It’s a mystery why Malcolm Muggeridge is not more popular among Christians. Many of his works are sadly out of print. He was a superb writer and a keen observer, a lifelong journalist and TV personality who held out little hope for either medium. And he’s often beer-through-the-nose funny. His otherworldly perspective, influenced greatly by Augustine, Pascal, Dostoevsky, and Blake, is evidenced here in this excerpt from But Not of Christ (circa 1980). It is something to consider as we see the slow removal of “Merry Christmas” and other vestiges of Christianity from secular life.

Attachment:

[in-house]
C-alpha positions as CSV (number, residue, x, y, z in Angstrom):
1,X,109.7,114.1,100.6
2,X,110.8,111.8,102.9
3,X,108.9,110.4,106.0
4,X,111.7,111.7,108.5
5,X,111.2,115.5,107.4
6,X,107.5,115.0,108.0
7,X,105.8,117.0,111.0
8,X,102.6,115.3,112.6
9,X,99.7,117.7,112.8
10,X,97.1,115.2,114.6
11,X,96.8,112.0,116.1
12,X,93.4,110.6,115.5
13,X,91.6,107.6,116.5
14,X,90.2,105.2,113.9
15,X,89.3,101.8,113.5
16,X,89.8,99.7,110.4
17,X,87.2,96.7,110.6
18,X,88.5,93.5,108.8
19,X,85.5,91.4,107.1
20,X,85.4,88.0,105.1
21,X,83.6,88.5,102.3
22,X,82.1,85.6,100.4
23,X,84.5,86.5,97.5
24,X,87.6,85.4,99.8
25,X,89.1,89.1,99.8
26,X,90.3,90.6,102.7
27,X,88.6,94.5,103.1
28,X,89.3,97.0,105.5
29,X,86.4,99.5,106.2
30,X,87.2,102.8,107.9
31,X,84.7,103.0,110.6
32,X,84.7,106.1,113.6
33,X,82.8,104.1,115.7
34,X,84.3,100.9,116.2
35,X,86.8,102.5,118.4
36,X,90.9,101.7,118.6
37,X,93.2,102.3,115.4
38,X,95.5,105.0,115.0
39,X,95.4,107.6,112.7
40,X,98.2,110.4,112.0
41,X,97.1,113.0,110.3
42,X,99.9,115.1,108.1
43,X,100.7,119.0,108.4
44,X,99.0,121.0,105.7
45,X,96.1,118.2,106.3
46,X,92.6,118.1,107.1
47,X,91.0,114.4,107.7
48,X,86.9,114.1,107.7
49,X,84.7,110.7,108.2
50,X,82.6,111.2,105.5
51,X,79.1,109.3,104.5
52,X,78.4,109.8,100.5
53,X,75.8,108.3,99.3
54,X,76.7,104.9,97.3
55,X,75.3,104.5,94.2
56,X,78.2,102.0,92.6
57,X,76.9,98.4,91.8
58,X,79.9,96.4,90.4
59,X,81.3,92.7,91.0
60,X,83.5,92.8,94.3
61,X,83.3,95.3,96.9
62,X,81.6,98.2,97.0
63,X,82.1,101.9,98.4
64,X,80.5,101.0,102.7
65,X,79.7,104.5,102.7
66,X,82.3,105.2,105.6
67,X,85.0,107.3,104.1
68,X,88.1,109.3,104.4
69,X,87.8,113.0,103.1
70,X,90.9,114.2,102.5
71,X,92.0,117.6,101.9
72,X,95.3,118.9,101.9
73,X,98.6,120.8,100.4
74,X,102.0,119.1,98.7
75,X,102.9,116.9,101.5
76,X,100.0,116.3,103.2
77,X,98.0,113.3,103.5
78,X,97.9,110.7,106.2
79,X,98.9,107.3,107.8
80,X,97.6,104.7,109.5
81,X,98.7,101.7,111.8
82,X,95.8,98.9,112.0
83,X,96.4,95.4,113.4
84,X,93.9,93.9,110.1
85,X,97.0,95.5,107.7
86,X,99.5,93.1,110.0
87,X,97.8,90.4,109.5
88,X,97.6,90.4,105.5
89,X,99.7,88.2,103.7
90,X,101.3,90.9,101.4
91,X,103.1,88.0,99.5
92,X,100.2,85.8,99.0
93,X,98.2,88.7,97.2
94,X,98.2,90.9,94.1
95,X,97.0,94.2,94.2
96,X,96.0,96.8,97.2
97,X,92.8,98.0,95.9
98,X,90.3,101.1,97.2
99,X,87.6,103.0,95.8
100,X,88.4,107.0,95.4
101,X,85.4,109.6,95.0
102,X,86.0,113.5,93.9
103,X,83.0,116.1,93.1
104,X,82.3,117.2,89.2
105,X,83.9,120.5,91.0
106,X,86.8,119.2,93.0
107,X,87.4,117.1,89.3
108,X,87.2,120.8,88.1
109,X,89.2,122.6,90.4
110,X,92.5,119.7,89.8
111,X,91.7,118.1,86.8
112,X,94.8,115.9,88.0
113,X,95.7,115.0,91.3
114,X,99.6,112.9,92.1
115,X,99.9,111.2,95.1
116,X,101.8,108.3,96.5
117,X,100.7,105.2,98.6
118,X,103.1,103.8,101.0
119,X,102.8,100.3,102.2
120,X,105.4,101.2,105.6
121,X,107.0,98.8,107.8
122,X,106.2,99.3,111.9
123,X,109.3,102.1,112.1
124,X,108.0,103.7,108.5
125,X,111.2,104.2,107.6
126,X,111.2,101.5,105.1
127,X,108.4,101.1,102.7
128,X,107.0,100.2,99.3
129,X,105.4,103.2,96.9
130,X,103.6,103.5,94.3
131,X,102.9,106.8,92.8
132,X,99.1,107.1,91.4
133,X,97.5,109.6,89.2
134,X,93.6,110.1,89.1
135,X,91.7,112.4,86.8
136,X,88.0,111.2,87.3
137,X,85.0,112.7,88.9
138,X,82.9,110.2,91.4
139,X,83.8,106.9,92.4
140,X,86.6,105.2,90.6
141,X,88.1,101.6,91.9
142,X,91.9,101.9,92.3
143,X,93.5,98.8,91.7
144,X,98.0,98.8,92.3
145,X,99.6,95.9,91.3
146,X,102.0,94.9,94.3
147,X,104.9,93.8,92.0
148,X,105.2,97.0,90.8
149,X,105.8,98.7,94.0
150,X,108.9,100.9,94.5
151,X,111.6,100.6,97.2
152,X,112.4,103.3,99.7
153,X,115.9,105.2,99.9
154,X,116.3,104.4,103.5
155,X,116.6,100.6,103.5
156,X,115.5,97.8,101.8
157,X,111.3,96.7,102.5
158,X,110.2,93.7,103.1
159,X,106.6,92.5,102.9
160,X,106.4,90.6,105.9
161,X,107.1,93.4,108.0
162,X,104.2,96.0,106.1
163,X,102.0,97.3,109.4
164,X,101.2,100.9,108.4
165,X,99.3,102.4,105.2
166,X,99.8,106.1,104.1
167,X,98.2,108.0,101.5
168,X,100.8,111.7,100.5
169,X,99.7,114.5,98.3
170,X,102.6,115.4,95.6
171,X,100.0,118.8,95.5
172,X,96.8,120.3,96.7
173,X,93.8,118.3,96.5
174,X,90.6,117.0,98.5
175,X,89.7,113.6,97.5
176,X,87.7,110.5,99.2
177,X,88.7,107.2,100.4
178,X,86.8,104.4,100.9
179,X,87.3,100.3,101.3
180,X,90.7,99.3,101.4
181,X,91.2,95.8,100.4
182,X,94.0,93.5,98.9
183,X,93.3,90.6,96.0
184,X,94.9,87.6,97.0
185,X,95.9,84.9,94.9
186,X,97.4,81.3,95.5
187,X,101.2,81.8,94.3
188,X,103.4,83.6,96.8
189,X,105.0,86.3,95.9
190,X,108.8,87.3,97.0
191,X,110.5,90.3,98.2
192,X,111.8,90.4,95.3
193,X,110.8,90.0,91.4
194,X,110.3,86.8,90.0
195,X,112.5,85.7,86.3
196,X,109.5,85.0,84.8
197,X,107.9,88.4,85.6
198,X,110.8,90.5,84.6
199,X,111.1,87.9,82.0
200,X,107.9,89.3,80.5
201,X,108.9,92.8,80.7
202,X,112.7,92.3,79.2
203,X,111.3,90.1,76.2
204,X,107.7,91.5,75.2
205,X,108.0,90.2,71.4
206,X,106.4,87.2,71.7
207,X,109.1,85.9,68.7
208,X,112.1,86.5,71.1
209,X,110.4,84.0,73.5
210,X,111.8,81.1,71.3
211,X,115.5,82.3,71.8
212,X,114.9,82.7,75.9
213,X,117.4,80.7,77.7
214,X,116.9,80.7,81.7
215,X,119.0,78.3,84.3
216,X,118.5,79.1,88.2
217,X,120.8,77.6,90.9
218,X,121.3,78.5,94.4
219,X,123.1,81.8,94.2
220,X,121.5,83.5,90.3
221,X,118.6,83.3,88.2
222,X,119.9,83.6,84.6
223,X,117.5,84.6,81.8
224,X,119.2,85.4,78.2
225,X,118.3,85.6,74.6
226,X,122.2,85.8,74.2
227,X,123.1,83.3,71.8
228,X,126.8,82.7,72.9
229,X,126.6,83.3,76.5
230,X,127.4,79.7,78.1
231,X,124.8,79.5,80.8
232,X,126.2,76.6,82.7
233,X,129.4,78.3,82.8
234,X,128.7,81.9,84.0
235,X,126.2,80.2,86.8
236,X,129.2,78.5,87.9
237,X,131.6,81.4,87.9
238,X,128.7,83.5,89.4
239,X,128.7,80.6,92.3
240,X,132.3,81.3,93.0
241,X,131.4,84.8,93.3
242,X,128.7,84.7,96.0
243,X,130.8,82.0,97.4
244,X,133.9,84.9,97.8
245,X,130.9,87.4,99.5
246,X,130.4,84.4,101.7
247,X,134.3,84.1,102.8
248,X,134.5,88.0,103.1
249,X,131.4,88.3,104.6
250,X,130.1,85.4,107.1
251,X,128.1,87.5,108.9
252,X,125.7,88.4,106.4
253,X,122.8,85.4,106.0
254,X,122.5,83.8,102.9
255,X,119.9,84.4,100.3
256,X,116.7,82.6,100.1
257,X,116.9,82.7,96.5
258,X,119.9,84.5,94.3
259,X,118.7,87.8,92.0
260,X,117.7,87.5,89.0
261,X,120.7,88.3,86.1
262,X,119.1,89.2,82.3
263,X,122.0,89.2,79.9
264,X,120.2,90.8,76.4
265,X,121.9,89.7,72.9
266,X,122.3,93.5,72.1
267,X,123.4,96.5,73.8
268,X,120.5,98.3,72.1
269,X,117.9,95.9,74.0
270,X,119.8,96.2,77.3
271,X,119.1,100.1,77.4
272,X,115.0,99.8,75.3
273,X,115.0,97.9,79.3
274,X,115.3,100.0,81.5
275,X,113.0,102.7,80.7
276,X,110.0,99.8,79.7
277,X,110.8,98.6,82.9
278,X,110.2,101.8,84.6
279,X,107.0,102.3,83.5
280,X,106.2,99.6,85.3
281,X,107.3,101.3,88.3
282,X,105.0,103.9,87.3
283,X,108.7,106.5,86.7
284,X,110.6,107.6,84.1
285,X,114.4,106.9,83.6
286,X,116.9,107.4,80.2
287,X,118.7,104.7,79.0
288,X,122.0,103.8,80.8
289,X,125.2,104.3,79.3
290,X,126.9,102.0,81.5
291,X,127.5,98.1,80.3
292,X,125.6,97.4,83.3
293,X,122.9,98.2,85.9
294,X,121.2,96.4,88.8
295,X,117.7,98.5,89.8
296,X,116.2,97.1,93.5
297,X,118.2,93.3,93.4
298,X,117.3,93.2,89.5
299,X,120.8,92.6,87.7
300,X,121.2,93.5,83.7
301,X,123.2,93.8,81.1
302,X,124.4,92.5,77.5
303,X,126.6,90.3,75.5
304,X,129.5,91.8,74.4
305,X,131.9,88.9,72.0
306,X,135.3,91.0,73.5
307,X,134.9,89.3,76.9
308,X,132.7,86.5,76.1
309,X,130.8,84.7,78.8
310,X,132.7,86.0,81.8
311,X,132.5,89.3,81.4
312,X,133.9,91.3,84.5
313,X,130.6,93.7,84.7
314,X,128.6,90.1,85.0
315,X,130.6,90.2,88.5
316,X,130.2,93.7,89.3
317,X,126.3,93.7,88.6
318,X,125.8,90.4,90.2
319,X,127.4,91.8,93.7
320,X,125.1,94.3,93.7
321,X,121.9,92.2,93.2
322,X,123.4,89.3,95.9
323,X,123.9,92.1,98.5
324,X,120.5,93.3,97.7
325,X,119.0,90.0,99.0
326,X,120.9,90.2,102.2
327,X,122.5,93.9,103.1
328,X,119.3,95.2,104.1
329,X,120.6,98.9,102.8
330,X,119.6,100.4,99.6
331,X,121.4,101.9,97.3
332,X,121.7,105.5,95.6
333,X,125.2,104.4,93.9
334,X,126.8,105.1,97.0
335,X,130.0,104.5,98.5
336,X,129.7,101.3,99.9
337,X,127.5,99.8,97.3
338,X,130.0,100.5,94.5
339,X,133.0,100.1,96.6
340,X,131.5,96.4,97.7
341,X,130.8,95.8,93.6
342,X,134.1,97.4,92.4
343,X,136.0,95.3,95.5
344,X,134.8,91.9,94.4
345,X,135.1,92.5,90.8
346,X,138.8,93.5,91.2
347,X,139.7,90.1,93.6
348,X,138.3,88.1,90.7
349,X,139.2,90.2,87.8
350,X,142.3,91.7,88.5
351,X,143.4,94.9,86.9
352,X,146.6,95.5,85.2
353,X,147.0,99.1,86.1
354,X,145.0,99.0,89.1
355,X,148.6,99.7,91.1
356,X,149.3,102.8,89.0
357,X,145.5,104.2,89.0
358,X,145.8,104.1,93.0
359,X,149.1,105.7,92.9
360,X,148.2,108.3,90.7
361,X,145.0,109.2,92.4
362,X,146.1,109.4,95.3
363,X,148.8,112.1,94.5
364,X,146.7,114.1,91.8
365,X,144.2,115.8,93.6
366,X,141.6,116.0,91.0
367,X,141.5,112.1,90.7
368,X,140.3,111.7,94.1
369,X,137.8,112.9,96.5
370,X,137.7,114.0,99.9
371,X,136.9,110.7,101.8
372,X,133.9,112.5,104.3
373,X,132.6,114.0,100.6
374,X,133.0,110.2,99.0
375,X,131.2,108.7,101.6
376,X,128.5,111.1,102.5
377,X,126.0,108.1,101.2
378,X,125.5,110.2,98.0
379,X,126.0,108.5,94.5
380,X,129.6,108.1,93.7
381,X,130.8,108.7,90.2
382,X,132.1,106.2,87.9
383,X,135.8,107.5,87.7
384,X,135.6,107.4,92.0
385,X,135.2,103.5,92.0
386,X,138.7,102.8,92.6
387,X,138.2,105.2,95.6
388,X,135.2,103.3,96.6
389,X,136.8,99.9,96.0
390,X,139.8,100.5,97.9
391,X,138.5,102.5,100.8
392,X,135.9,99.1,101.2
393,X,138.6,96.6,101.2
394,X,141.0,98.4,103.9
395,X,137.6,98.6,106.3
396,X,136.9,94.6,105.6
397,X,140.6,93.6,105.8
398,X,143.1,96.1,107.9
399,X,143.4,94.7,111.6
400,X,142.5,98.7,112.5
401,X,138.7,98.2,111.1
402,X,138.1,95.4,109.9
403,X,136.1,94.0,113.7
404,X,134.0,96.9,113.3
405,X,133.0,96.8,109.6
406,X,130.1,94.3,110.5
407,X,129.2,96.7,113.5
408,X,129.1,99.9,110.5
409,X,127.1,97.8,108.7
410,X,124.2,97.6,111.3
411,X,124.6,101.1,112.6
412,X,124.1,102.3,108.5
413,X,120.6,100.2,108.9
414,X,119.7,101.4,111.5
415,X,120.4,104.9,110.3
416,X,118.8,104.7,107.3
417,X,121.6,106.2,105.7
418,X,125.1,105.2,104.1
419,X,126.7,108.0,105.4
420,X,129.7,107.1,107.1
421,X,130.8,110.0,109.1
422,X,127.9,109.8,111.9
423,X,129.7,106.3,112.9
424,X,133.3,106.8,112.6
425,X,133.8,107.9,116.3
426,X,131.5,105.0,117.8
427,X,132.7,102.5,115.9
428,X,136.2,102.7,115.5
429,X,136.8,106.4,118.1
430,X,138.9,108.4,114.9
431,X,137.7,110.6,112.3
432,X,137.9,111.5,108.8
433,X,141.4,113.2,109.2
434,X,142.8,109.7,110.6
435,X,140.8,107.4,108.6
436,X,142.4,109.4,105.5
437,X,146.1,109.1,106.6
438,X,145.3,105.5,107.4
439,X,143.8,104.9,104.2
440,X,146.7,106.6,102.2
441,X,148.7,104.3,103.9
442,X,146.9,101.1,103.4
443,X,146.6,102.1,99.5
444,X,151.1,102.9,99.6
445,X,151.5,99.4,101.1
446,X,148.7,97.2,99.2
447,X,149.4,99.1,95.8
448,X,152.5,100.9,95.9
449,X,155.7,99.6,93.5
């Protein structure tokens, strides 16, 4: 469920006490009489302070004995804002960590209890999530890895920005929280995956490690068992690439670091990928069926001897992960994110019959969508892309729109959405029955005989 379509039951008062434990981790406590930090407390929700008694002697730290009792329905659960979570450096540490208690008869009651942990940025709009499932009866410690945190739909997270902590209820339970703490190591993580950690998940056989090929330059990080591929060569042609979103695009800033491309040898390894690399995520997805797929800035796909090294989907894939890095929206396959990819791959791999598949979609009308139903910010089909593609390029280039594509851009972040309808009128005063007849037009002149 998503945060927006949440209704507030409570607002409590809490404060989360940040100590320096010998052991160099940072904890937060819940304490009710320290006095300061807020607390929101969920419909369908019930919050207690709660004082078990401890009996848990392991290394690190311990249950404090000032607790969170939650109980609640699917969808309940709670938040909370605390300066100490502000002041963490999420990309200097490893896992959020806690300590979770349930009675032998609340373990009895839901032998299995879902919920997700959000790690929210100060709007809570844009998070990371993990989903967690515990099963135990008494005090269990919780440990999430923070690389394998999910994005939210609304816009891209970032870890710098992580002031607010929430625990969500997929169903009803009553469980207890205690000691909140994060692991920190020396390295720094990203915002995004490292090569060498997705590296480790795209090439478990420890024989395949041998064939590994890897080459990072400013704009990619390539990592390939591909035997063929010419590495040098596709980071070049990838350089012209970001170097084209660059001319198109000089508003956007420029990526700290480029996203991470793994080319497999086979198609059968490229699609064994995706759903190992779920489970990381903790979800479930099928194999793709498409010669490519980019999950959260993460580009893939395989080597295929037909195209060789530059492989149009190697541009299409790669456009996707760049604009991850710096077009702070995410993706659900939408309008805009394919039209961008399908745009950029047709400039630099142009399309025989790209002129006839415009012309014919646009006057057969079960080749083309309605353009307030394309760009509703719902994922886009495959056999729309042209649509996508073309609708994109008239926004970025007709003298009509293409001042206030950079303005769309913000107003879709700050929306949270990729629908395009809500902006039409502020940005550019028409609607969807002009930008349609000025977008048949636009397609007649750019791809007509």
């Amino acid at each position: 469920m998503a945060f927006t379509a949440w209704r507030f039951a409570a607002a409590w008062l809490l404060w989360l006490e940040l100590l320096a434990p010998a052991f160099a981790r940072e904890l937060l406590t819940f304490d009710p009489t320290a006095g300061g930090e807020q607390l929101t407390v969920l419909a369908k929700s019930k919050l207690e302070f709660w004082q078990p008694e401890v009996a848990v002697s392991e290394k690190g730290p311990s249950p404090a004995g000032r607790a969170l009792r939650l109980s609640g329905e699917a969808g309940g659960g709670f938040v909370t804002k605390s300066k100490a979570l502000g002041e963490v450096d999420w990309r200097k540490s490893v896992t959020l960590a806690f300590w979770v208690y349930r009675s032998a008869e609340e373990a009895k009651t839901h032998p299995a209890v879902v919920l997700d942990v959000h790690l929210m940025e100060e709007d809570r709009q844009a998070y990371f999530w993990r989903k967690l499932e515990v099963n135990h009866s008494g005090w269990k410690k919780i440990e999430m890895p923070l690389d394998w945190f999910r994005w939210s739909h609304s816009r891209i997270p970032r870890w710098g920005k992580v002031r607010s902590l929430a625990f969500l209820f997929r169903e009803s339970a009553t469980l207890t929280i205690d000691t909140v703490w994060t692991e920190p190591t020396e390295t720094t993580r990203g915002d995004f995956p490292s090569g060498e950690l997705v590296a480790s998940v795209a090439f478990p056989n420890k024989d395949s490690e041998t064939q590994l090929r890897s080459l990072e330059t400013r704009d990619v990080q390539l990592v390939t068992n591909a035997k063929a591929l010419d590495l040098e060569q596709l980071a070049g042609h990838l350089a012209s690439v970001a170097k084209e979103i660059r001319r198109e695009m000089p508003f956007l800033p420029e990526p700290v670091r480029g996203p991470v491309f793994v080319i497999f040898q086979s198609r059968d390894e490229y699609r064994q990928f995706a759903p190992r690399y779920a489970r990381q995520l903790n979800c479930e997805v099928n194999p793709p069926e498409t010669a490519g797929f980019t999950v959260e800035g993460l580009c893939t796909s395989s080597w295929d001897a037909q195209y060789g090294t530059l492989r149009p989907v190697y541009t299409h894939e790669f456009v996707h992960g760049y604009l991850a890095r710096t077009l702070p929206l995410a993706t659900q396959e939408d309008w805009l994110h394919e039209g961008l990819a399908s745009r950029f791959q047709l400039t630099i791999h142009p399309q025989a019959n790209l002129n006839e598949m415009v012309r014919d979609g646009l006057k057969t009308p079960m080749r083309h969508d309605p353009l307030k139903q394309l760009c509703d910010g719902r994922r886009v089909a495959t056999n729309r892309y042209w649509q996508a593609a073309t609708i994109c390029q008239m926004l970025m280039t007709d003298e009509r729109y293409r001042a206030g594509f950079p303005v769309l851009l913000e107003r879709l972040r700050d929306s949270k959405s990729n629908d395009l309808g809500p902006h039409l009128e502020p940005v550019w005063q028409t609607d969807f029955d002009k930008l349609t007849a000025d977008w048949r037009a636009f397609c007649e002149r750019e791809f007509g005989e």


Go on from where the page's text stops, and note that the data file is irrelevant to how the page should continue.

Christendom, like other civilizations before it, is subject to decay and must sometime decompose and disappear. The world’s way of responding to intimations of decay is to engage equally in idiot hopes and idiot despair. On the one hand some new policy or discovery is confidently expected to put everything to rights: a new fuel, a new drug, detente, world government. On the other, some disaster is as confidently expected to prove our undoing. Capitalism will break down. Fuel will run out… Overpopulation will suffocate us, or alternatively, a declining birth rate will put us more surely at the mercy of our enemies… In Christian terms, such hopes and fears are equally beside the point. As Christians we know that here we have no continuing city, that crowns roll in the dust and every earthly kingdom must sometime flounder, whereas we acknowledge a king men did not crown and cannot dethrone, as we are citizens of a city of God they did not build and cannot destroy. Thus the apostle Paul wrote to the christians in Rome, living in a society as depraved and dissolute as ours. Their games, like our television, specialized in spectacles of violence and eroticism. Paul exhorted them to be steadfast, unmovable, always abounding in God’s work, to concern themselves with the things that are unseen, for the things which are seen are temporal but the things which are not seen are eternal. It was in the breakdown of Rome that Christendom was born. Now in the breakdown of Christendom there are the same requirements and the same possibilities to eschew the fantasy of a disintegrating world and seek the reality of what is not seen and eternal, the reality of Christ.